As the play was written to be performed on a stage, the fight scene in Act 3 Scene 1 is a major part in the scene. Because of this watching it would give it much more atmosphere rather than reading the book.
Another thing that Shakespeare does fantastically in the play is to time entrances and exits of characters. It starts just after the light-hearted argument between Mercutio and Benvolio when Tybalt enters; the atmosphere changes from a humorous friendly scene to a serious and more threatening atmosphere. Later on, when he removes Tybalt from the fight scene it removes the threat of violence and allows the characters to display their feelings. Further on when the dying Mercutio leaves the stage and Romeo is left alone and he delivers a soliloquy. This is when a character speaks their thoughts aloud to the audience. When Romeo flies and the citizens arrive on stage it stops being a single person’s problem but a cities problem. Enabling justice to be announced.
Act 3 Scene 1 is like a mini-play in itself, by having a start, middle and an end. The start is where Mercutio and Benvolio are having an argument although it wasn’t serious. As Tybalt enters its starts to enter the middle, and by the time Romeo enters we are in the middle of the scene. The fight happens and Mercutio and Tybalt are killed, and then as Romeo flies the citizens arrive and discover what has happened. When the prince delivers his speech the scene ends on the delivary Romeo’s punishment.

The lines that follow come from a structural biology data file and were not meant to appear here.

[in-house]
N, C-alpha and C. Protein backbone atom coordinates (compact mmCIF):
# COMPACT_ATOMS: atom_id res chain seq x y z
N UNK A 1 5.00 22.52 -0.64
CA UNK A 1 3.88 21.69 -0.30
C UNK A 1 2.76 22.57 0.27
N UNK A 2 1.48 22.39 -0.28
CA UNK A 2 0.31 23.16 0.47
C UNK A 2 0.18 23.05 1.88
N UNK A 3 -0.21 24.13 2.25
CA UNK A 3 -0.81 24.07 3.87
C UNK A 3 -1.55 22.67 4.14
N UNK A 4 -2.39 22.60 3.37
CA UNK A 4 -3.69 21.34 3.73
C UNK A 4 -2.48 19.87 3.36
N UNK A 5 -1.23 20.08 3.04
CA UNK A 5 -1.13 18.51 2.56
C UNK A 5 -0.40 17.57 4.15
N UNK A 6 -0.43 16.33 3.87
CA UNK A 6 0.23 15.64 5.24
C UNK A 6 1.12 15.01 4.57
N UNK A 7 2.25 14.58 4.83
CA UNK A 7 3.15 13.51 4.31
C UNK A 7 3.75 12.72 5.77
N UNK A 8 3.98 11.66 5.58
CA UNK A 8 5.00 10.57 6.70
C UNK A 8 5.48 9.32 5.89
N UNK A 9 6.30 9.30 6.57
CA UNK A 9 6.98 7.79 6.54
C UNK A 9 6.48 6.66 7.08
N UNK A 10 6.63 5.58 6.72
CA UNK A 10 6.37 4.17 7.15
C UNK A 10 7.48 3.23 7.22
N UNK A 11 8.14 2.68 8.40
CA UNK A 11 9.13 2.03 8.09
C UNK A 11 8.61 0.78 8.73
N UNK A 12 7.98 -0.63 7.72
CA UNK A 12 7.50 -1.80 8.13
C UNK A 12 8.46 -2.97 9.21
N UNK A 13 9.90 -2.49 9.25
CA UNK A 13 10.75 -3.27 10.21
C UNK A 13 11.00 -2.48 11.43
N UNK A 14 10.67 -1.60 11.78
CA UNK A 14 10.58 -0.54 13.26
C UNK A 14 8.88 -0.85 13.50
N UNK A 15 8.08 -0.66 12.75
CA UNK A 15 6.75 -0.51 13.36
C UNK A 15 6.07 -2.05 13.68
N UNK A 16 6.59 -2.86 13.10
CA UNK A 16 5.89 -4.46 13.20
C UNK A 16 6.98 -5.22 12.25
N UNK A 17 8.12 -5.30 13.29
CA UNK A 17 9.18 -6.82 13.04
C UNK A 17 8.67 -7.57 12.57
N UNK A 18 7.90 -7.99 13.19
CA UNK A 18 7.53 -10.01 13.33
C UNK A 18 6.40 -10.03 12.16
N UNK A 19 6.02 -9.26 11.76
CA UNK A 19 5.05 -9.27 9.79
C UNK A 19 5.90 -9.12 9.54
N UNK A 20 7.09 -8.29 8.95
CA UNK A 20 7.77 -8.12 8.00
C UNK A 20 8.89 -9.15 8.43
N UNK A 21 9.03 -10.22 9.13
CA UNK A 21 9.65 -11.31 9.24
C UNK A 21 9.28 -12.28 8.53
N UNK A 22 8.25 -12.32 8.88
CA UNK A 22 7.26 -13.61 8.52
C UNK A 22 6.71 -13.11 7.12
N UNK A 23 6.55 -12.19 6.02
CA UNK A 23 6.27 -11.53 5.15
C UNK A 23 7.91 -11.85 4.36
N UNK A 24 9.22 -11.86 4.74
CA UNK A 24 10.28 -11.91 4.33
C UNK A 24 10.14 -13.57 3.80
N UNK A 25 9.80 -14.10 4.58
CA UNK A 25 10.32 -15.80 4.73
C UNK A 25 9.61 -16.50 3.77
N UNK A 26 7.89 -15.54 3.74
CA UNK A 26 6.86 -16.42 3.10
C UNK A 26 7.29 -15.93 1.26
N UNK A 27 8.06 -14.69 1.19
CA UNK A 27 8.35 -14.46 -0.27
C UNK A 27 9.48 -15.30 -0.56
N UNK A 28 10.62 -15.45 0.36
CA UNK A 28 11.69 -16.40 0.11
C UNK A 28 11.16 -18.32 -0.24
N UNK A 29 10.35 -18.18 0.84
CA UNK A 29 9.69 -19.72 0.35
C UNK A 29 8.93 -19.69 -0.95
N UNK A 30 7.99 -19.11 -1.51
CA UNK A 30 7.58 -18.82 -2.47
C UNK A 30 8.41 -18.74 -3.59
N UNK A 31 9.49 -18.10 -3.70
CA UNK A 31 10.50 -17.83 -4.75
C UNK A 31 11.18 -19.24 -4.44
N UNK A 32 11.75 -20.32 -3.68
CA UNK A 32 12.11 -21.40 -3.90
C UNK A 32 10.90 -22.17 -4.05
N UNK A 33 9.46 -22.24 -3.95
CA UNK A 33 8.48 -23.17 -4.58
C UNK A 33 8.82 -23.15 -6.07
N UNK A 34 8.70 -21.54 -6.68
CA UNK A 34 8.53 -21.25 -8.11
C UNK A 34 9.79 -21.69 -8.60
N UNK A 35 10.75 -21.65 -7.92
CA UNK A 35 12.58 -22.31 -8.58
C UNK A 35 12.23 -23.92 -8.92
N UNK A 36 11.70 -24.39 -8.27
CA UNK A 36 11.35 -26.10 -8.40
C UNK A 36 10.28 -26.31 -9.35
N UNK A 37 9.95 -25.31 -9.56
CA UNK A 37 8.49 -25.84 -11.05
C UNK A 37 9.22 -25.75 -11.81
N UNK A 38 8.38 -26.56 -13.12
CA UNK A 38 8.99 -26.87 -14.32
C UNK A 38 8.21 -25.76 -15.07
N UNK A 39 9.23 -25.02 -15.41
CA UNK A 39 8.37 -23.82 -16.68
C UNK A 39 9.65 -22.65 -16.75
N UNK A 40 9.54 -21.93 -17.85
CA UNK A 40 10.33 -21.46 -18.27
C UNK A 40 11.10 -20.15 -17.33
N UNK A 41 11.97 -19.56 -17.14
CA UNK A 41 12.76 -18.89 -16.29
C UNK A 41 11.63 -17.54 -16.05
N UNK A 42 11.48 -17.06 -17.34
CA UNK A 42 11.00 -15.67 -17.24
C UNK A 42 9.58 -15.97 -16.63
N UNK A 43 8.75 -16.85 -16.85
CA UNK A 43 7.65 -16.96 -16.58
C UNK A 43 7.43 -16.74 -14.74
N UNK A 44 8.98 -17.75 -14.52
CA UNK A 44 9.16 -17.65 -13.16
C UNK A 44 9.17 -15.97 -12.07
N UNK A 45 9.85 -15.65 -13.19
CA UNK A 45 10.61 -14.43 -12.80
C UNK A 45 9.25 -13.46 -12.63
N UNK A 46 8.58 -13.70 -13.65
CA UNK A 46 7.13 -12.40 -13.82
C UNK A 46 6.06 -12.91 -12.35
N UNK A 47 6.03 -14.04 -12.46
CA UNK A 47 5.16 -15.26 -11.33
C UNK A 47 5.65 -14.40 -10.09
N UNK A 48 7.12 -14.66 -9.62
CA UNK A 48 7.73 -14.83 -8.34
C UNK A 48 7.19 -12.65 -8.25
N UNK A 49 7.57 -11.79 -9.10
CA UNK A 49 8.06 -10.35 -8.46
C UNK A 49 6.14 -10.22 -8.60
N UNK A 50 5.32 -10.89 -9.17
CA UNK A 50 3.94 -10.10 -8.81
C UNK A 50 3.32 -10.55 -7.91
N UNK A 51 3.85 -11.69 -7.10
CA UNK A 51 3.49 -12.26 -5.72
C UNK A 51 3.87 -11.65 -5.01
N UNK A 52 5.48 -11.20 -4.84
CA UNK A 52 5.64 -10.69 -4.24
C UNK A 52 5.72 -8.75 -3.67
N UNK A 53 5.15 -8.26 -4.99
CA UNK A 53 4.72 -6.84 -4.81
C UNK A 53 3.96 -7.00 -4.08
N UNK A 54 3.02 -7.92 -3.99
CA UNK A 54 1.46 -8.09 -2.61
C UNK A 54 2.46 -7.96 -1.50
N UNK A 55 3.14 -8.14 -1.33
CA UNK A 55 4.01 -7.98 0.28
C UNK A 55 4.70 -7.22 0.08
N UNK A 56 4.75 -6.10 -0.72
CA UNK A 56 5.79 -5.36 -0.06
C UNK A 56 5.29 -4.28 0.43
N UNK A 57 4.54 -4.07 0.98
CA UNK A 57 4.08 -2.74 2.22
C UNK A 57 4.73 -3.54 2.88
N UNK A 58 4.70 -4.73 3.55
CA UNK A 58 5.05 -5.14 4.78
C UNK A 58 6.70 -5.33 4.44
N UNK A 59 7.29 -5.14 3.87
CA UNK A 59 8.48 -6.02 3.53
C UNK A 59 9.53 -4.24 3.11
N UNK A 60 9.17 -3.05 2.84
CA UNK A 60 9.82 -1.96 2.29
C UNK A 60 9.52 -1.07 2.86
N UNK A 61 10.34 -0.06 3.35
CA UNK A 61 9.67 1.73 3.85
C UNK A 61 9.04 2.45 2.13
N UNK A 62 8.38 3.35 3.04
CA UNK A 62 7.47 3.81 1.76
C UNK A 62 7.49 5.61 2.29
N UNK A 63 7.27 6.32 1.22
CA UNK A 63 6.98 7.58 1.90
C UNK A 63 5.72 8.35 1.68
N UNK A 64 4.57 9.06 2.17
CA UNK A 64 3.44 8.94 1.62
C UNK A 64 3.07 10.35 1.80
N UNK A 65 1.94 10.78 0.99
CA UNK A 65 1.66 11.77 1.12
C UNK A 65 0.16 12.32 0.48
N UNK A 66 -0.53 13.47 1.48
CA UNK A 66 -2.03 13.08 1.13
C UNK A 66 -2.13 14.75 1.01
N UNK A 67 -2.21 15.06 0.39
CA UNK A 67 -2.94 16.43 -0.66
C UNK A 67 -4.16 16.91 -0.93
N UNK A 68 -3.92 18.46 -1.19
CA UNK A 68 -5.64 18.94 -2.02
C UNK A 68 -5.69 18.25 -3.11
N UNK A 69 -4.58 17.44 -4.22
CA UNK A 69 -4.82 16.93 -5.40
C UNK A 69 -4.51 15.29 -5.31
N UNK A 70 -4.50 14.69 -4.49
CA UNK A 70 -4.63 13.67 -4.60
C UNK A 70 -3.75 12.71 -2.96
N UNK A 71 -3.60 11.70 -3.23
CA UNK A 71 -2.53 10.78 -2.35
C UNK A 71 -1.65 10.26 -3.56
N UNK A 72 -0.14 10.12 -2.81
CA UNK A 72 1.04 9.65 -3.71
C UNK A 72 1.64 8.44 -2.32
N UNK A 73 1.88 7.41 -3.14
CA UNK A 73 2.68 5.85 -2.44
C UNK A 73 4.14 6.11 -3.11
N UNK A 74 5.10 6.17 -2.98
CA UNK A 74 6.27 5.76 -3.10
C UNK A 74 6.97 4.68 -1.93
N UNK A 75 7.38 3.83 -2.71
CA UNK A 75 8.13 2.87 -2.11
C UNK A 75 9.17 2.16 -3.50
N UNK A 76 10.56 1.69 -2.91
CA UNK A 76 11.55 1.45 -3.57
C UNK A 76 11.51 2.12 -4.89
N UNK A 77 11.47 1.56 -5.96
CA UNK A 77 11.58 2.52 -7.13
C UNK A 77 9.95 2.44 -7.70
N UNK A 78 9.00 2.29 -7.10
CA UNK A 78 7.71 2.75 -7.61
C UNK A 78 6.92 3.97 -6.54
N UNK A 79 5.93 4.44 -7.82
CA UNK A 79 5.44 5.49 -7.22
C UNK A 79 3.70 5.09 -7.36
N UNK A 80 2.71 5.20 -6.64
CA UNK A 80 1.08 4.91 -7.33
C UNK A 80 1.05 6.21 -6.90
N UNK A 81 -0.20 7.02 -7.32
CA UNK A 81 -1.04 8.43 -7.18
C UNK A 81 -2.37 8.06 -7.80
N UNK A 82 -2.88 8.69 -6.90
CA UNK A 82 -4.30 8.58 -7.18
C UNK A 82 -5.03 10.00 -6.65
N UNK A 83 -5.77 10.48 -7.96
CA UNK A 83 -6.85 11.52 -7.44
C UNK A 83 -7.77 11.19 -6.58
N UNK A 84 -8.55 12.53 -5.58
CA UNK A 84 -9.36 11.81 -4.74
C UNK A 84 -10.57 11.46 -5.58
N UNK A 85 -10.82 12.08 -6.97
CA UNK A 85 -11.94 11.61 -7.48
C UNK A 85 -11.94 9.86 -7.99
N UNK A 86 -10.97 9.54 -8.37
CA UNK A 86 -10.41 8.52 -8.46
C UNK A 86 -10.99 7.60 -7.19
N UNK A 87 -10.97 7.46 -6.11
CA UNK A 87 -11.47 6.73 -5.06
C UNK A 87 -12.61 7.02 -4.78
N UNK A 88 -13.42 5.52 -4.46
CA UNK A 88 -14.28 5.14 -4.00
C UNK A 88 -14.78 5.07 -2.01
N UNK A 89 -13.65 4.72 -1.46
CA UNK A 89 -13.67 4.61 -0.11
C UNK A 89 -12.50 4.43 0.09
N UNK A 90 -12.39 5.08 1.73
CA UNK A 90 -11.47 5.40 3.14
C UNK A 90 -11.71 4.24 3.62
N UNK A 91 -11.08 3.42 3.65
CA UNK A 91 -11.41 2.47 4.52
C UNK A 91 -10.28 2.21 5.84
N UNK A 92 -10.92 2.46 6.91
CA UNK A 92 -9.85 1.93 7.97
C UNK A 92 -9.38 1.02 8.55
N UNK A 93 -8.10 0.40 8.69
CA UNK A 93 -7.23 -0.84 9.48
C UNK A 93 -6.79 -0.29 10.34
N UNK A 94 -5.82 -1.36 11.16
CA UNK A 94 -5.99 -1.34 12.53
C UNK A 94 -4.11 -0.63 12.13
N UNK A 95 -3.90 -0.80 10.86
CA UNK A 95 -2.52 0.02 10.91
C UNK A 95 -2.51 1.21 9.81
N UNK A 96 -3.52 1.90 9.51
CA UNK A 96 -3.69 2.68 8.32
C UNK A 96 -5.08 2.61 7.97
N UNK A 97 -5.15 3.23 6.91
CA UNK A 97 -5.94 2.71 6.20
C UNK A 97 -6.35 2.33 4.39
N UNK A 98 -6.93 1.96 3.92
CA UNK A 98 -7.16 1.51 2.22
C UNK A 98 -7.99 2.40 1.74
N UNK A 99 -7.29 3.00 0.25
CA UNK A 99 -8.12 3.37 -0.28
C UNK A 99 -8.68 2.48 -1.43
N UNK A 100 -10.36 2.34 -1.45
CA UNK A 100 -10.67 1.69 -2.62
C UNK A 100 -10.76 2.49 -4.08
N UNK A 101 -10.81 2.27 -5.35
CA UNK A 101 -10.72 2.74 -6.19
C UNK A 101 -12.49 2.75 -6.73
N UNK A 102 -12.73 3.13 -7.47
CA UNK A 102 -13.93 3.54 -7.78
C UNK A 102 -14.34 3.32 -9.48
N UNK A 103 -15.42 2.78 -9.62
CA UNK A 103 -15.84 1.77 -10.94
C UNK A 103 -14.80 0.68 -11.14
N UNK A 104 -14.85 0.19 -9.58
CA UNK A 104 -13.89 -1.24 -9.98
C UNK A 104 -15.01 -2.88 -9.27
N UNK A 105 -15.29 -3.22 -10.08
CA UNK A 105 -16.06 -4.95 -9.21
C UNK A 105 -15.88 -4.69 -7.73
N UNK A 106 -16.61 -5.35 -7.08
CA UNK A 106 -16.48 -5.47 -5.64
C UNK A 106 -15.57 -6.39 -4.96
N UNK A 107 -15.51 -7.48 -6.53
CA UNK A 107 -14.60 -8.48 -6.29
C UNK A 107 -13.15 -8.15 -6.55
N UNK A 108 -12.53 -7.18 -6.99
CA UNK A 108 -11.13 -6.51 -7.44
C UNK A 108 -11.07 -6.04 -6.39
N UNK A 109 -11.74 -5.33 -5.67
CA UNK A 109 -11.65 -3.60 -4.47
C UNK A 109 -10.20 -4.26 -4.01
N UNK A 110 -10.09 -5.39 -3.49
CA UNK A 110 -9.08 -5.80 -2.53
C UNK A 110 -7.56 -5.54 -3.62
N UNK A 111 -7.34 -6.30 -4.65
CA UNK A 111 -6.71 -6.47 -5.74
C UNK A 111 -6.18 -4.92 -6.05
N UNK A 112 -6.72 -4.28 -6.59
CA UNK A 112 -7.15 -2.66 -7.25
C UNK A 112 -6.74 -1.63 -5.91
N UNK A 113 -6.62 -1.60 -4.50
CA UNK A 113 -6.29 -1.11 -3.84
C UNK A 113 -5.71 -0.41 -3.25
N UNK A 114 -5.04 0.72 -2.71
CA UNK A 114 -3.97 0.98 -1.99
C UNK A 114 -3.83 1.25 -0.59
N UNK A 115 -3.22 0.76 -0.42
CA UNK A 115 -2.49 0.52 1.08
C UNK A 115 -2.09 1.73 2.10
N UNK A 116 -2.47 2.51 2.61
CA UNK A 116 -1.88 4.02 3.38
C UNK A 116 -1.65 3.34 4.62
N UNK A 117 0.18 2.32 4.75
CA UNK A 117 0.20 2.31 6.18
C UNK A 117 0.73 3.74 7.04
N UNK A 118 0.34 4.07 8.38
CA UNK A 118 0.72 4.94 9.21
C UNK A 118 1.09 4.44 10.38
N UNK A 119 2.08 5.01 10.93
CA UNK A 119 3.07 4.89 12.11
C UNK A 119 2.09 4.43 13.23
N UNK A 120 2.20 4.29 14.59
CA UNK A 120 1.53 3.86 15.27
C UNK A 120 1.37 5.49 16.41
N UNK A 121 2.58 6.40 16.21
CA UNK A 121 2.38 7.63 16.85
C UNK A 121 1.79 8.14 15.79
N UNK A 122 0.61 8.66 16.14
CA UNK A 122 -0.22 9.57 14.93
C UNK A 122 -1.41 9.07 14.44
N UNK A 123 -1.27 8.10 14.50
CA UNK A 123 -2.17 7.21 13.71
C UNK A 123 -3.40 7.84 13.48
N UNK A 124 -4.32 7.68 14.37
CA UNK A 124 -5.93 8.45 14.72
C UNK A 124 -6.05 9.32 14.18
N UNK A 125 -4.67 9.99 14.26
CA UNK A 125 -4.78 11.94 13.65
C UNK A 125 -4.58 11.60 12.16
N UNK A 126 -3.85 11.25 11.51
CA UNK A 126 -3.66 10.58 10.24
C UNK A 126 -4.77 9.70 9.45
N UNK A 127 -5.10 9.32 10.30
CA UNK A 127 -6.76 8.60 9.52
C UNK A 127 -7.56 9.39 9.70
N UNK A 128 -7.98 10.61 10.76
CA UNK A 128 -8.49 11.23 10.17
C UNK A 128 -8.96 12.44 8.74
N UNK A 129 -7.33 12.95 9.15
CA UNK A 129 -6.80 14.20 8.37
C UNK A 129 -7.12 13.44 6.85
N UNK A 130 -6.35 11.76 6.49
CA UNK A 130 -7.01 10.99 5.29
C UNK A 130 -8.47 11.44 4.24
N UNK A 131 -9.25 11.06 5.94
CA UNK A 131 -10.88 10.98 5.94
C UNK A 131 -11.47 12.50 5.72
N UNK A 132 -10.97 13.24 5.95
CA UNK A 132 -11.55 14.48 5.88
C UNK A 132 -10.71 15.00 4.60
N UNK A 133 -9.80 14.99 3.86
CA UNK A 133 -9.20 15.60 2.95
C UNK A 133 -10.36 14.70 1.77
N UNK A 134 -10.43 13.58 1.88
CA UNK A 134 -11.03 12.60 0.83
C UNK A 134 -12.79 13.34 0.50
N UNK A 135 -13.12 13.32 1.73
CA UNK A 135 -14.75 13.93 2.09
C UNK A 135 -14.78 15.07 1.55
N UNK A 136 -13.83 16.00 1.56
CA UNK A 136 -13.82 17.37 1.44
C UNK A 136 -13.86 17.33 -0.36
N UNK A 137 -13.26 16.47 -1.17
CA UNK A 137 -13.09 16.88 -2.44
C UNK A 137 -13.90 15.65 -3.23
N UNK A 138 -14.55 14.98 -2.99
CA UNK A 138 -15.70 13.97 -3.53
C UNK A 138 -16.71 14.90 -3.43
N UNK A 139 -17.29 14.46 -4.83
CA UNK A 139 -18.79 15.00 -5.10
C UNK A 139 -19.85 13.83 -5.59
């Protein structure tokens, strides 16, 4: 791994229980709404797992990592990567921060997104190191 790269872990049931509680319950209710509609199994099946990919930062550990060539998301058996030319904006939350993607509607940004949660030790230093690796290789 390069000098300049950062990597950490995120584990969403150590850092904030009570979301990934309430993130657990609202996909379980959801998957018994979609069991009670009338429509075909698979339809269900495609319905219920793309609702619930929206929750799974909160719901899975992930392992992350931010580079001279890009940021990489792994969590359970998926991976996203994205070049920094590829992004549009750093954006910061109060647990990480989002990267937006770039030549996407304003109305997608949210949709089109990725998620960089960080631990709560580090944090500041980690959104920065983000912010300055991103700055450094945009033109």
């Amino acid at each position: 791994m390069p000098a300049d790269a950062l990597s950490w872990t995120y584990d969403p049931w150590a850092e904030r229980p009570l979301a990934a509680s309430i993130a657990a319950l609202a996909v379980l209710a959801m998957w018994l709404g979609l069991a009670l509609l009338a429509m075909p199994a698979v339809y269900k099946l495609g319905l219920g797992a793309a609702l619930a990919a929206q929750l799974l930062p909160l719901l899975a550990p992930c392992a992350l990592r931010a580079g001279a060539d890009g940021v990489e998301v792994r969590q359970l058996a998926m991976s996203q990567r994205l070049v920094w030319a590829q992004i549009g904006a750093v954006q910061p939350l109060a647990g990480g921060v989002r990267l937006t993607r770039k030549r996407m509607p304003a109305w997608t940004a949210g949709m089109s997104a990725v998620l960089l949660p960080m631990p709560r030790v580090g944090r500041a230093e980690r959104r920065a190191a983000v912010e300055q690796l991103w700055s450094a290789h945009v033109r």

As a result of Act 3 Scene 1 Romeo is exiled from Verona due to him killing Tybalt, as well as Mercutio being murdered. Also Romeo and Juliet’s marriage looks to be over. But because of this it creates room for Friar Lawrence to think up a plan to get them back together. But it then leads to a tragic sequence of events that end both Romeo, and Juliet’s lives.
In my Essay I have argued what techniques Shakespeare used, what type of effect they created and whether they were affective or not. None were more effective than each another, but to me the most effective one was the way Shakespeare used dramatic irony to draw in the audience and show the play in different levels to the characters.